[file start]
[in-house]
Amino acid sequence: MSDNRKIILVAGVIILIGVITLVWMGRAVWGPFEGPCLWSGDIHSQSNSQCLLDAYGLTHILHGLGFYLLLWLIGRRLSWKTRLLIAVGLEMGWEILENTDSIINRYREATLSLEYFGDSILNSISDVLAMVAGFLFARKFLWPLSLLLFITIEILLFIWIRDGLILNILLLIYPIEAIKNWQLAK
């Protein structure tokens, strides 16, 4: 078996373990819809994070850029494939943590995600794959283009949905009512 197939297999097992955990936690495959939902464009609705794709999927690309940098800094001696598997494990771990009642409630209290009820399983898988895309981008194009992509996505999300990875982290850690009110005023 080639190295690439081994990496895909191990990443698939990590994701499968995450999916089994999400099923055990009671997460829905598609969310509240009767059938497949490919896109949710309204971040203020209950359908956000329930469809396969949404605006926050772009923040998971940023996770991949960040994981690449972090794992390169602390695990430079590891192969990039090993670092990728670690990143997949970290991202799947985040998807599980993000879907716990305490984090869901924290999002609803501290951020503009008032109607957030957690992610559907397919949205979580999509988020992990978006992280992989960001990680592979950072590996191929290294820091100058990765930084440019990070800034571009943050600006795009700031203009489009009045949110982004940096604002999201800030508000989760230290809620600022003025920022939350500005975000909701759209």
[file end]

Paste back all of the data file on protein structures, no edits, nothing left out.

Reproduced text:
[in-house]
Amino acid sequence: MSDNRKIILVAGVIILIGVITLVWMGRAVWGPFEGPCLWSGDIHSQSNSQCLLDAYGLTHILHGLGFYLLLWLIGRRLSWKTRLLIAVGLEMGWEILENTDSIINRYREATLSLEYFGDSILNSISDVLAMVAGFLFARKFLWPLSLLLFITIEILLFIWIRDGLILNILLLIYPIEAIKNWQLAK
């Protein structure tokens, strides 16, 4: 078996373990819809994070850029494939943590995600794959283009949905009512 197939297999097992955990936690495959939902464009609705794709999927690309940098800094001696598997494990771990009642409630209290009820399983898988895309981008194009992509996505999300990875982290850690009110005023 080639190295690439081994990496895909191990990443698939990590994701499968995450999916089994999400099923055990009671997460829905598609969310509240009767059938497949490919896109949710309204971040203020209950359908956000329930469809396969949404605006926050772009923040998971940023996770991949960040994981690449972090794992390169602390695990430079590891192969990039090993670092990728670690990143997949970290991202799947985040998807599980993000879907716990305490984090869901924290999002609803501290951020503009008032109607957030957690992610559907397919949205979580999509988020992990978006992280992989960001990680592979950072590996191929290294820091100058990765930084440019990070800034571009943050600006795009700031203009489009009045949110982004940096604002999201800030508000989760230290809620600022003025920022939350500005975000909701759209």